There are calls in tourism higher education for alternative learning models that will produce graduates able to cope with the personal and work-related complexities of the twenty-first century. This chapter explores the concept of ‘self-authorship’, commonly described as the capacity to internally generate beliefs, identity and social relationships, and its potential role in tourism higher education. A term not widely known in tourism education literature, self-authorship has applicability for a range of university disciplines looking to prepare learners for their future professional, civic and personal lives. In this chapter, we argue that facilitating the development of self-authorship can deliver a more liberal and reflective tourism curriculum. Work-integrated learning (WIL), a common component in tourism curricula, is discussed with regard to the role it can play in fostering self-authorship development. Whilst WIL is generally regarded as a way of increasing the ‘employability’ outcomes of tourism graduates, such a narrow view may overlook the potential outcomes of WIL. A self-authorship perspective may expand this view by encouraging learners to be more critical in their decision-making processes if underpinned by an awareness of their approaches to knowledge and relationships with self and others.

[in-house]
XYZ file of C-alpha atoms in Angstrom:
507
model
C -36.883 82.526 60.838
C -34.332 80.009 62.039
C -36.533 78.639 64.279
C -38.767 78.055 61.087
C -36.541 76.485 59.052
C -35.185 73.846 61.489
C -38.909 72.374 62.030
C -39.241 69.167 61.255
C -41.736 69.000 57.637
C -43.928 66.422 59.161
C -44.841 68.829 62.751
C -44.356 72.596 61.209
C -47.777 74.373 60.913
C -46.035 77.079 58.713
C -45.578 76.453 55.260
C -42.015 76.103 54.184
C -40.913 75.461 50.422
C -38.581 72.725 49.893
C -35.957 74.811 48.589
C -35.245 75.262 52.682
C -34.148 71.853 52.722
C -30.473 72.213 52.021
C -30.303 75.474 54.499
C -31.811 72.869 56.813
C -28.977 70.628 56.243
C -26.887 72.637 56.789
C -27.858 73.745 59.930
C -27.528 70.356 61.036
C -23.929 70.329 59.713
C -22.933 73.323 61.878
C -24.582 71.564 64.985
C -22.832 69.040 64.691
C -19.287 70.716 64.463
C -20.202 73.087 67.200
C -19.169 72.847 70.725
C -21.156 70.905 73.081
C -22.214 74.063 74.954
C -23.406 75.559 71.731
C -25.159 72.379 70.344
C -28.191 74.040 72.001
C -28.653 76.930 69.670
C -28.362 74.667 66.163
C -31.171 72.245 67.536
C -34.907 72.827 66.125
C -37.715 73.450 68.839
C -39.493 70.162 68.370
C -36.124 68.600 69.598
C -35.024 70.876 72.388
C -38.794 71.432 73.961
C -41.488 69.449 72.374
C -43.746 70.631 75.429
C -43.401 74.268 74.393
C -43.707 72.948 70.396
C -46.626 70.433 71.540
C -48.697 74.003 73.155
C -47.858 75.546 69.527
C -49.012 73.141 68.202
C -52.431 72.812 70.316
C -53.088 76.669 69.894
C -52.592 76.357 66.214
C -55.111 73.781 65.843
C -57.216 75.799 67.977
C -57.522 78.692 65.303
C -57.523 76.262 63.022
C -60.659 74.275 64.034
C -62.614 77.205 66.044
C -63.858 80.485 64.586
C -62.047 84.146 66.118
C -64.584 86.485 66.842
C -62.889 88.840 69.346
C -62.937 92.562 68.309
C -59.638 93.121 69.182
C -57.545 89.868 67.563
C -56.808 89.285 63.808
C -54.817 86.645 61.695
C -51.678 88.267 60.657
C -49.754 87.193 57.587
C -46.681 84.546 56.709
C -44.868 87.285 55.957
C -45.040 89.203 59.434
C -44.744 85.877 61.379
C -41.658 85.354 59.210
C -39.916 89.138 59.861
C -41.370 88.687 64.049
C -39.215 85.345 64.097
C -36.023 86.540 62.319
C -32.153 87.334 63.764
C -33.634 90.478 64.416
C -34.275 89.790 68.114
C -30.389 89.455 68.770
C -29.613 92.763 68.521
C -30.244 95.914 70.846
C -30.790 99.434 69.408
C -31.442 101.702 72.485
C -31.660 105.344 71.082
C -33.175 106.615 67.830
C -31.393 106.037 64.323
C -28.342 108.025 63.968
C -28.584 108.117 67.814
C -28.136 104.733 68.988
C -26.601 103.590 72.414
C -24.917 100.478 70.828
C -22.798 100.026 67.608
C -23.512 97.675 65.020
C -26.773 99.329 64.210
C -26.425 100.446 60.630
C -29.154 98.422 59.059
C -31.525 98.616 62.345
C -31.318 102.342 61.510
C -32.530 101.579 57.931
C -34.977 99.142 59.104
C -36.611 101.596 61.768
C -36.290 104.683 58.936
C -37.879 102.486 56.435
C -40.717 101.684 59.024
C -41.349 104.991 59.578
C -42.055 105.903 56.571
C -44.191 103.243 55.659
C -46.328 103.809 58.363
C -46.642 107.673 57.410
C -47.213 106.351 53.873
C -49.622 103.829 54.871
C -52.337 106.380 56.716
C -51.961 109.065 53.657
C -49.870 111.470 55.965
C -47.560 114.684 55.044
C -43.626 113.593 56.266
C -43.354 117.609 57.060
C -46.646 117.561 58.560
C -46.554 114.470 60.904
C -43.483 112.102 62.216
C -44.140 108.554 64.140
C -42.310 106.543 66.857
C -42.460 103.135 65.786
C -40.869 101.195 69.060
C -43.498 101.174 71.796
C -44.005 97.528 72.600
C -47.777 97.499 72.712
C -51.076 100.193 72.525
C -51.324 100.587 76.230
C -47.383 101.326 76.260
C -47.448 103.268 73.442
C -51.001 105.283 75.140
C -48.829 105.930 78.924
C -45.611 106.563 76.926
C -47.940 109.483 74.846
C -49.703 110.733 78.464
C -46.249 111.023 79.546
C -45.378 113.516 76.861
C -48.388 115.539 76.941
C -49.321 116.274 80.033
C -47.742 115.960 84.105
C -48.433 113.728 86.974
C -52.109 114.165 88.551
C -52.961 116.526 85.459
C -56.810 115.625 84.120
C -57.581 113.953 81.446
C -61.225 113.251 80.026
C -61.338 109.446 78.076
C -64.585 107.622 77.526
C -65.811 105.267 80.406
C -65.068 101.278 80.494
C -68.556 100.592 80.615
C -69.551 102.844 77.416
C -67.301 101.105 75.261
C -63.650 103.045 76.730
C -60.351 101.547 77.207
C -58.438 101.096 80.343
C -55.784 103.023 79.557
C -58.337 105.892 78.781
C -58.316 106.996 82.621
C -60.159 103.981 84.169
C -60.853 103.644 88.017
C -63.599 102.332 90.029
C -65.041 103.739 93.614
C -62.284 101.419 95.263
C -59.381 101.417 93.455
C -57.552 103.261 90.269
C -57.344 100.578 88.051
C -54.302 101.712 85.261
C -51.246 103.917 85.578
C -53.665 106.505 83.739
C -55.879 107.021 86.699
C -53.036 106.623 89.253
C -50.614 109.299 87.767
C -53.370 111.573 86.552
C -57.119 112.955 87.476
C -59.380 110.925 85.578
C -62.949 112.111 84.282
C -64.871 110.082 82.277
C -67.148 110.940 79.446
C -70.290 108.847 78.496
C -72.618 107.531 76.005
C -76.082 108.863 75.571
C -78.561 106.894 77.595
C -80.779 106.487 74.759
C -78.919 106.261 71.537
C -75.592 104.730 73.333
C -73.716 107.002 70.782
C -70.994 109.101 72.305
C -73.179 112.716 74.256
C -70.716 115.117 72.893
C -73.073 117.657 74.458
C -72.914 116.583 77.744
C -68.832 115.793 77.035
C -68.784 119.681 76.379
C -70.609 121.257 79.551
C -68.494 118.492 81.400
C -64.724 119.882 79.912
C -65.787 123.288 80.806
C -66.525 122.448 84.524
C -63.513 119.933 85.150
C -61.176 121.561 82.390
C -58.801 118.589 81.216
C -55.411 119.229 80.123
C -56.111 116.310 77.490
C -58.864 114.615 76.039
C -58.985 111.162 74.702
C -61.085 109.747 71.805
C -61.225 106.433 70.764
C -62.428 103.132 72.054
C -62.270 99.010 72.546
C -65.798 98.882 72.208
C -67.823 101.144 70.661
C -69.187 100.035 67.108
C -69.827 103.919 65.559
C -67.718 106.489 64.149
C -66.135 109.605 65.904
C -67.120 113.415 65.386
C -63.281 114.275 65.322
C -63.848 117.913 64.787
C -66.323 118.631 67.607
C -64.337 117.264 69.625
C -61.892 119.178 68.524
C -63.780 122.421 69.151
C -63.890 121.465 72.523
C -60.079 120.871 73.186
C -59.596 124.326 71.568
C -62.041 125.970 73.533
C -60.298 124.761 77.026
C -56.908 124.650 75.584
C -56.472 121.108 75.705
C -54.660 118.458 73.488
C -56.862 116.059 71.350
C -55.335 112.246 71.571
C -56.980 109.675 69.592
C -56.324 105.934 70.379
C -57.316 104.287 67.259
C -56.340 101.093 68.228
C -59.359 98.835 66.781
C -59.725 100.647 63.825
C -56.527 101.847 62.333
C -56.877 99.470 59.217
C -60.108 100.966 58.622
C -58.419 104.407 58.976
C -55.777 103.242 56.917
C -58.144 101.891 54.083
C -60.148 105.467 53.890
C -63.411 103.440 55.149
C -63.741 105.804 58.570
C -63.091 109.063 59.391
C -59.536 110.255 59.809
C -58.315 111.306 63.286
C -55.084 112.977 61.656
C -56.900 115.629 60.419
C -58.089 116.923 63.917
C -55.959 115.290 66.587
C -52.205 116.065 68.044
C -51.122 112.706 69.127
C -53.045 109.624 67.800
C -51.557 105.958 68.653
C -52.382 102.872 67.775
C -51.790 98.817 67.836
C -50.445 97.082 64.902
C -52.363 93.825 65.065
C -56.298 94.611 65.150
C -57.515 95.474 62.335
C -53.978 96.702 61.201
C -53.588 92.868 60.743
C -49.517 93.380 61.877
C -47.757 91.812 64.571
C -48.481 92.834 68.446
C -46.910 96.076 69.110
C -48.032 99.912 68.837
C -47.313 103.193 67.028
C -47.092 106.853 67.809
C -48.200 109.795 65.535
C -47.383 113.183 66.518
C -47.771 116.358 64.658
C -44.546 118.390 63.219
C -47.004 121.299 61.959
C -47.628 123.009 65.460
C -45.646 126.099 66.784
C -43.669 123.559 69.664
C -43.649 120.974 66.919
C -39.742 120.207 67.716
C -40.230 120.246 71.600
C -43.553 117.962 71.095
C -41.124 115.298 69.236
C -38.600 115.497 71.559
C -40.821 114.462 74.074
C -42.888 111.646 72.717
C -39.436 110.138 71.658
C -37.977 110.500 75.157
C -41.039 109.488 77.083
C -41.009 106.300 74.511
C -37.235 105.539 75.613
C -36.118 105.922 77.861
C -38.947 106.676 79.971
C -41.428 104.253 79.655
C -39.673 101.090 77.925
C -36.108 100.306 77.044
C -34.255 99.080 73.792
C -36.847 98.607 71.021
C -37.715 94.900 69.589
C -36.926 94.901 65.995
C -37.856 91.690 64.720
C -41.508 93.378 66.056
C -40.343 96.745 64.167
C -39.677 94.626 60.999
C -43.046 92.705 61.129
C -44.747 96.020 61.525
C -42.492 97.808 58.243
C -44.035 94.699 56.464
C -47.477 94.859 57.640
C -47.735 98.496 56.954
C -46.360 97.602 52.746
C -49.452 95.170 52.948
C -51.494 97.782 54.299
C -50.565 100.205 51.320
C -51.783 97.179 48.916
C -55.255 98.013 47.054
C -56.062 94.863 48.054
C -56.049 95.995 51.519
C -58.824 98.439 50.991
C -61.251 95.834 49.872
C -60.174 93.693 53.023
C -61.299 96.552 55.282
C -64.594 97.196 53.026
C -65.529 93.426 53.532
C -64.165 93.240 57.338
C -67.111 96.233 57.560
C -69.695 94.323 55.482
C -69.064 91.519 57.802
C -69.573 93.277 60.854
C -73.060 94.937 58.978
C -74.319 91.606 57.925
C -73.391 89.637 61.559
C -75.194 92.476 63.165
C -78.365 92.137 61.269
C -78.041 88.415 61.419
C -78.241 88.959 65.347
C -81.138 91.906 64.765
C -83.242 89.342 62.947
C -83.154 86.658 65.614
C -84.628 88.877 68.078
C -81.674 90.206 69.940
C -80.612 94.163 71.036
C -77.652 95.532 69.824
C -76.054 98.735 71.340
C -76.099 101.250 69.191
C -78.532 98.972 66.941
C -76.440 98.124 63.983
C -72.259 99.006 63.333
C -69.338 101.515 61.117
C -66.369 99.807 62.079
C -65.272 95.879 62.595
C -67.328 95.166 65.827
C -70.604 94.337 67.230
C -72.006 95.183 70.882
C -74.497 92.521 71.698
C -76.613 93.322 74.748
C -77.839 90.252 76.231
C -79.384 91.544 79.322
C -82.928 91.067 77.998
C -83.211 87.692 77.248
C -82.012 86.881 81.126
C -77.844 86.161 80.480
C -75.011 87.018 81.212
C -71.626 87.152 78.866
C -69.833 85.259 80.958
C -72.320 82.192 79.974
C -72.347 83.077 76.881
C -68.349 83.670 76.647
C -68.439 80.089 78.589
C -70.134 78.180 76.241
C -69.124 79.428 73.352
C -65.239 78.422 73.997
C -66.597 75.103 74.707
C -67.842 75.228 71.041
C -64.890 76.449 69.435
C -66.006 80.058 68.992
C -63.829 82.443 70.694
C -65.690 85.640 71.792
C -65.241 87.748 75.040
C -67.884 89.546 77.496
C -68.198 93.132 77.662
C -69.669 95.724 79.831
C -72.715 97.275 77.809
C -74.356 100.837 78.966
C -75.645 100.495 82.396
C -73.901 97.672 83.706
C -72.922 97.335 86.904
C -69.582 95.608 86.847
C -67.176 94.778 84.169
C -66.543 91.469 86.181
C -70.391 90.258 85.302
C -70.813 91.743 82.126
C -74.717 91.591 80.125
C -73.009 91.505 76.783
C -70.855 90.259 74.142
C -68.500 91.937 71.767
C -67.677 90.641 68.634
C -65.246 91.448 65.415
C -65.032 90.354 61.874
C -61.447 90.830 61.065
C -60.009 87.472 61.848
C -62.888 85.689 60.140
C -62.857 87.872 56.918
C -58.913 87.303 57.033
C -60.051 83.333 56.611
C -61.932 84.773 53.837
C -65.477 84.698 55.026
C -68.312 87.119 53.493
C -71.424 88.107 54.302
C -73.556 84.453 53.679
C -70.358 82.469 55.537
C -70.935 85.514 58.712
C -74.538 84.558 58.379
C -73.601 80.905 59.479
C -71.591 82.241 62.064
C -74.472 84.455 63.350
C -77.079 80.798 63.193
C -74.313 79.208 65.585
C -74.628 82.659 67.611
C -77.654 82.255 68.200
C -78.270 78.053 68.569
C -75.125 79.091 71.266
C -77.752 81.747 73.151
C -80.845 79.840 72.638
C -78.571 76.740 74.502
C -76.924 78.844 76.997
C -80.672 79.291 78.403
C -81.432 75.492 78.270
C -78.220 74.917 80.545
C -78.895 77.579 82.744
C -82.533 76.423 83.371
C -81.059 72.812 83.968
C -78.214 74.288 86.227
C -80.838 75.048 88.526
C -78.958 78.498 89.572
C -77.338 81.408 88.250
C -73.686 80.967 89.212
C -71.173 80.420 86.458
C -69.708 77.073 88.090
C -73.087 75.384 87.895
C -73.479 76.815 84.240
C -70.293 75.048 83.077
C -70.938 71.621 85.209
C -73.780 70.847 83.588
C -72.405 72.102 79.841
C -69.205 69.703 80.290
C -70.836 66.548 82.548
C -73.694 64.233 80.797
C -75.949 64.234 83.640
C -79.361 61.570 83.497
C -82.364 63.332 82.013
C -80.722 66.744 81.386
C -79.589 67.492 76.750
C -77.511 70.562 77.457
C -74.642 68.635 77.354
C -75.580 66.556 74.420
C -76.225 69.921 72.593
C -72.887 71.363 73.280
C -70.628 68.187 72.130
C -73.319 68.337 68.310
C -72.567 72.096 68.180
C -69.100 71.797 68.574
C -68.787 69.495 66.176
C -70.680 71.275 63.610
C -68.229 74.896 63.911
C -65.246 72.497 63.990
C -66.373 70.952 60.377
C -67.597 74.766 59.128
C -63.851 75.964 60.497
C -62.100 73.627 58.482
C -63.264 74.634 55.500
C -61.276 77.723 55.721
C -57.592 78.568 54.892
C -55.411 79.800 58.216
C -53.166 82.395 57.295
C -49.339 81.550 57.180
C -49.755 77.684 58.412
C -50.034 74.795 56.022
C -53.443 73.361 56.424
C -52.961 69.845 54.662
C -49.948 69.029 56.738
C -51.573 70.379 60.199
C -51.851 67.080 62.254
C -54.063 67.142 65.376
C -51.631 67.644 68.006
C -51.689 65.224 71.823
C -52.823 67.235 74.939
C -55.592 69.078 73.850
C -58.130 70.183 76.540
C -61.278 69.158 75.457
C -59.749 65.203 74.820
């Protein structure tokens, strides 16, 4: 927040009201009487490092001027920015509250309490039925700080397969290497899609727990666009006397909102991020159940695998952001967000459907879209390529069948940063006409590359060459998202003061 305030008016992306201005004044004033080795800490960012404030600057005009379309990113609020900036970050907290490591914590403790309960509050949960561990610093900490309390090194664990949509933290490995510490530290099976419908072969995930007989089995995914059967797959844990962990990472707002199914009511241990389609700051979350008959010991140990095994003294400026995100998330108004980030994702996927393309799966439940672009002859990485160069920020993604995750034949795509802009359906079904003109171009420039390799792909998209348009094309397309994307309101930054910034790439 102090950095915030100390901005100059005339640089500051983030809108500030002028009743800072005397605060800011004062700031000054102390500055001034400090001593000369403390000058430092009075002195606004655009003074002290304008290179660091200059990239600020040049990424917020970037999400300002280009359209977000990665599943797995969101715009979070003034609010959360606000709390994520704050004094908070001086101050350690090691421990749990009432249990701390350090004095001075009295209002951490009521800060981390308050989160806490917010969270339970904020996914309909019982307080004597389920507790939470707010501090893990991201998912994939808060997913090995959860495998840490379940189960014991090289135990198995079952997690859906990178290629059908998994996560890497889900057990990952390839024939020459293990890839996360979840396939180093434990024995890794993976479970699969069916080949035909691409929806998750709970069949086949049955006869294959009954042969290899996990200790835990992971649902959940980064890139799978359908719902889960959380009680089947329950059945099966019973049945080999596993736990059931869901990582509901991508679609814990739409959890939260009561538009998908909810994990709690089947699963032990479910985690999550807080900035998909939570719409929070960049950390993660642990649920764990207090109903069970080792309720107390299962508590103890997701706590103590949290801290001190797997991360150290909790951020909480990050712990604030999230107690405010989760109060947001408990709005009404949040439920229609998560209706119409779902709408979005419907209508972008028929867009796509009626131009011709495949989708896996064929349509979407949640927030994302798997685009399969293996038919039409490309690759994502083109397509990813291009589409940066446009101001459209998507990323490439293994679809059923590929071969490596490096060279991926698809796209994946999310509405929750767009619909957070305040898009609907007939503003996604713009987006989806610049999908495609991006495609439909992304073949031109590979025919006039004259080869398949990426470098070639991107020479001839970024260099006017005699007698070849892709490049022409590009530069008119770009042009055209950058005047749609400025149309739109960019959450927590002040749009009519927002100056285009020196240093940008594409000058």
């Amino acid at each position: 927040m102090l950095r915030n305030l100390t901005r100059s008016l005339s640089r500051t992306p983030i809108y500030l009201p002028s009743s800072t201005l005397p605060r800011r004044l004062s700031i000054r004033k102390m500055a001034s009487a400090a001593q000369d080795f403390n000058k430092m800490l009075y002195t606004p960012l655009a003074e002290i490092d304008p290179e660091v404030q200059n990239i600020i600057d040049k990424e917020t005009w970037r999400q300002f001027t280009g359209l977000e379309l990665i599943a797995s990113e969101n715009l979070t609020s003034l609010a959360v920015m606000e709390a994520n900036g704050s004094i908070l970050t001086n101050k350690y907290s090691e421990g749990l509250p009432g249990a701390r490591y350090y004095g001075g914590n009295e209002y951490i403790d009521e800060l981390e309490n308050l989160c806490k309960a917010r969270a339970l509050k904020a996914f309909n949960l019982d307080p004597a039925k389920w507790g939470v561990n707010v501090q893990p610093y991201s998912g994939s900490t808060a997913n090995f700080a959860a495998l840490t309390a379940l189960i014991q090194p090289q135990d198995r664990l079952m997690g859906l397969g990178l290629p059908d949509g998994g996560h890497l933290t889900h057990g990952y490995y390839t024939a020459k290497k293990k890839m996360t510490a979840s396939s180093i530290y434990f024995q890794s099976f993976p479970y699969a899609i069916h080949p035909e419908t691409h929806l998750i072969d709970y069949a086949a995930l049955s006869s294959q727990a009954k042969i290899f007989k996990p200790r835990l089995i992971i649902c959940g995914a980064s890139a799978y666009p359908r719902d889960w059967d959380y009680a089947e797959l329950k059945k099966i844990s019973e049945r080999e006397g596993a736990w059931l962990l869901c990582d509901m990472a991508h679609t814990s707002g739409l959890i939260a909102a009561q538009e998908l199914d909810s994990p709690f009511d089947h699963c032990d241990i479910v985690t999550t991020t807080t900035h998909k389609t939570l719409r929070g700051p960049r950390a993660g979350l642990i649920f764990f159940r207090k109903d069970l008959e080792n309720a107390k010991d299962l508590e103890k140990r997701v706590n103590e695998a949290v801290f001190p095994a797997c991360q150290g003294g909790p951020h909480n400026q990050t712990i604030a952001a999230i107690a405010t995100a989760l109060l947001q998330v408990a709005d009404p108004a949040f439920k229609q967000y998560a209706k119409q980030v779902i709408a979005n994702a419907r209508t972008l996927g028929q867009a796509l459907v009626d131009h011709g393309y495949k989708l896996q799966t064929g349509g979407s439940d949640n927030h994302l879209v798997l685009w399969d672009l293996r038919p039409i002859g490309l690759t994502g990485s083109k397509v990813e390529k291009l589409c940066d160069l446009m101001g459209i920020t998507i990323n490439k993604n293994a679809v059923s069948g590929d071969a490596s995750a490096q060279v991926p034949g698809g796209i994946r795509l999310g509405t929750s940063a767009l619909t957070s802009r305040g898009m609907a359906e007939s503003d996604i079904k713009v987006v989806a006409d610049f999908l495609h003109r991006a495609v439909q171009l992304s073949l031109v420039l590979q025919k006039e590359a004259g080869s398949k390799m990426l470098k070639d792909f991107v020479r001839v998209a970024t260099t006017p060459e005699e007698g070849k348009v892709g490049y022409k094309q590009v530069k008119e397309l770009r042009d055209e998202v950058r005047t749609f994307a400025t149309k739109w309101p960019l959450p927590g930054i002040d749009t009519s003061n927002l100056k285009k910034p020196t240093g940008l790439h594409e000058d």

Caldicott, J & Wilson, E 2017, 'Self-authorship development through tourism education: rethinking the outcomes of work-integrated learning', in P Benckendorff & A Zehrer (eds), Handbook of teaching and learning in tourism, Edward Elgar Publishing Limited, Cheltenham, UK, pp. 231-245. ISBN: 9781784714796